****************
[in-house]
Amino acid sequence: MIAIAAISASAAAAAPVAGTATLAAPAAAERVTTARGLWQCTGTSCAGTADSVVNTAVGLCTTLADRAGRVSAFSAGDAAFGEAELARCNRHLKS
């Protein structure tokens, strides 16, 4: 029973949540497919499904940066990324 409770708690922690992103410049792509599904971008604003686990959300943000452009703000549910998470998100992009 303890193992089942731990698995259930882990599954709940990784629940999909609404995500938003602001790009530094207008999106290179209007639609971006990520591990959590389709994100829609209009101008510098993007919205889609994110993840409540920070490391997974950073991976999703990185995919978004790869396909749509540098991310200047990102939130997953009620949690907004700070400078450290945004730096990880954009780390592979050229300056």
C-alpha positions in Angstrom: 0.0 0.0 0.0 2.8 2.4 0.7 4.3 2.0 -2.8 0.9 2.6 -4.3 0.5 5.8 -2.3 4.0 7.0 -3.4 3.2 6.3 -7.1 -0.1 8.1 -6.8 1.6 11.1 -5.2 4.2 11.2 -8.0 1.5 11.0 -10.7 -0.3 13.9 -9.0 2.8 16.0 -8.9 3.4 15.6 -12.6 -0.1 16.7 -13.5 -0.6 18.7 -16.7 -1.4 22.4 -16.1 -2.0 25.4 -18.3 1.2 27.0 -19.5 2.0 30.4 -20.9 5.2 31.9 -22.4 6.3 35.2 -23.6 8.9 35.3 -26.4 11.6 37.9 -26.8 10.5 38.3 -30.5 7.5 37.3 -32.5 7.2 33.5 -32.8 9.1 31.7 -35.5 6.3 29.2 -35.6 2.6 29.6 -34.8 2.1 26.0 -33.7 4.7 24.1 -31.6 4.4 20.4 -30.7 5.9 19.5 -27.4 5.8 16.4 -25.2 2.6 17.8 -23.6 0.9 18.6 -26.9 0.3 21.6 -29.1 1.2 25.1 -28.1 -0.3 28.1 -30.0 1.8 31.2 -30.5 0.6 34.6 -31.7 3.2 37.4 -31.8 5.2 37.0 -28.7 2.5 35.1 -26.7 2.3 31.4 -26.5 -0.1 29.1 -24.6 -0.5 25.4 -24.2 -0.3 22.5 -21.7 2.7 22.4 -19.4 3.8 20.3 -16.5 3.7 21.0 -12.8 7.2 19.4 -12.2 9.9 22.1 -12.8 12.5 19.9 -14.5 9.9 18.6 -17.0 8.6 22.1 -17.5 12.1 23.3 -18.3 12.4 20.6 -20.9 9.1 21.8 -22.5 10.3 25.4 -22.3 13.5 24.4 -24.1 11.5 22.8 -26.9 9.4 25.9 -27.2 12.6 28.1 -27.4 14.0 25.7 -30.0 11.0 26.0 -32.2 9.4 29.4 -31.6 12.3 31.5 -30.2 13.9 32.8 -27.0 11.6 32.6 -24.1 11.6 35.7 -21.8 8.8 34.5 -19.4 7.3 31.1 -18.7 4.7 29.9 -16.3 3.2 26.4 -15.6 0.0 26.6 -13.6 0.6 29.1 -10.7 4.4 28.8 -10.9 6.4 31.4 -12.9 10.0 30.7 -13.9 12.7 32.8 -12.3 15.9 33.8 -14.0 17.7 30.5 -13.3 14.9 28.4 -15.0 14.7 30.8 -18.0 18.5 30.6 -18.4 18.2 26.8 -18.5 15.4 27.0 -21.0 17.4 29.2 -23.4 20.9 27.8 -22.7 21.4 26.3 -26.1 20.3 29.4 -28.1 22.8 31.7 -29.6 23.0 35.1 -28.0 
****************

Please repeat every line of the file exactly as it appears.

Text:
[in-house]
Amino acid sequence: MIAIAAISASAAAAAPVAGTATLAAPAAAERVTTARGLWQCTGTSCAGTADSVVNTAVGLCTTLADRAGRVSAFSAGDAAFGEAELARCNRHLKS
């Protein structure tokens, strides 16, 4: 029973949540497919499904940066990324 409770708690922690992103410049792509599904971008604003686990959300943000452009703000549910998470998100992009 303890193992089942731990698995259930882990599954709940990784629940999909609404995500938003602001790009530094207008999106290179209007639609971006990520591990959590389709994100829609209009101008510098993007919205889609994110993840409540920070490391997974950073991976999703990185995919978004790869396909749509540098991310200047990102939130997953009620949690907004700070400078450290945004730096990880954009780390592979050229300056």
C-alpha positions in Angstrom: 0.0 0.0 0.0 2.8 2.4 0.7 4.3 2.0 -2.8 0.9 2.6 -4.3 0.5 5.8 -2.3 4.0 7.0 -3.4 3.2 6.3 -7.1 -0.1 8.1 -6.8 1.6 11.1 -5.2 4.2 11.2 -8.0 1.5 11.0 -10.7 -0.3 13.9 -9.0 2.8 16.0 -8.9 3.4 15.6 -12.6 -0.1 16.7 -13.5 -0.6 18.7 -16.7 -1.4 22.4 -16.1 -2.0 25.4 -18.3 1.2 27.0 -19.5 2.0 30.4 -20.9 5.2 31.9 -22.4 6.3 35.2 -23.6 8.9 35.3 -26.4 11.6 37.9 -26.8 10.5 38.3 -30.5 7.5 37.3 -32.5 7.2 33.5 -32.8 9.1 31.7 -35.5 6.3 29.2 -35.6 2.6 29.6 -34.8 2.1 26.0 -33.7 4.7 24.1 -31.6 4.4 20.4 -30.7 5.9 19.5 -27.4 5.8 16.4 -25.2 2.6 17.8 -23.6 0.9 18.6 -26.9 0.3 21.6 -29.1 1.2 25.1 -28.1 -0.3 28.1 -30.0 1.8 31.2 -30.5 0.6 34.6 -31.7 3.2 37.4 -31.8 5.2 37.0 -28.7 2.5 35.1 -26.7 2.3 31.4 -26.5 -0.1 29.1 -24.6 -0.5 25.4 -24.2 -0.3 22.5 -21.7 2.7 22.4 -19.4 3.8 20.3 -16.5 3.7 21.0 -12.8 7.2 19.4 -12.2 9.9 22.1 -12.8 12.5 19.9 -14.5 9.9 18.6 -17.0 8.6 22.1 -17.5 12.1 23.3 -18.3 12.4 20.6 -20.9 9.1 21.8 -22.5 10.3 25.4 -22.3 13.5 24.4 -24.1 11.5 22.8 -26.9 9.4 25.9 -27.2 12.6 28.1 -27.4 14.0 25.7 -30.0 11.0 26.0 -32.2 9.4 29.4 -31.6 12.3 31.5 -30.2 13.9 32.8 -27.0 11.6 32.6 -24.1 11.6 35.7 -21.8 8.8 34.5 -19.4 7.3 31.1 -18.7 4.7 29.9 -16.3 3.2 26.4 -15.6 0.0 26.6 -13.6 0.6 29.1 -10.7 4.4 28.8 -10.9 6.4 31.4 -12.9 10.0 30.7 -13.9 12.7 32.8 -12.3 15.9 33.8 -14.0 17.7 30.5 -13.3 14.9 28.4 -15.0 14.7 30.8 -18.0 18.5 30.6 -18.4 18.2 26.8 -18.5 15.4 27.0 -21.0 17.4 29.2 -23.4 20.9 27.8 -22.7 21.4 26.3 -26.1 20.3 29.4 -28.1 22.8 31.7 -29.6 23.0 35.1 -28.0 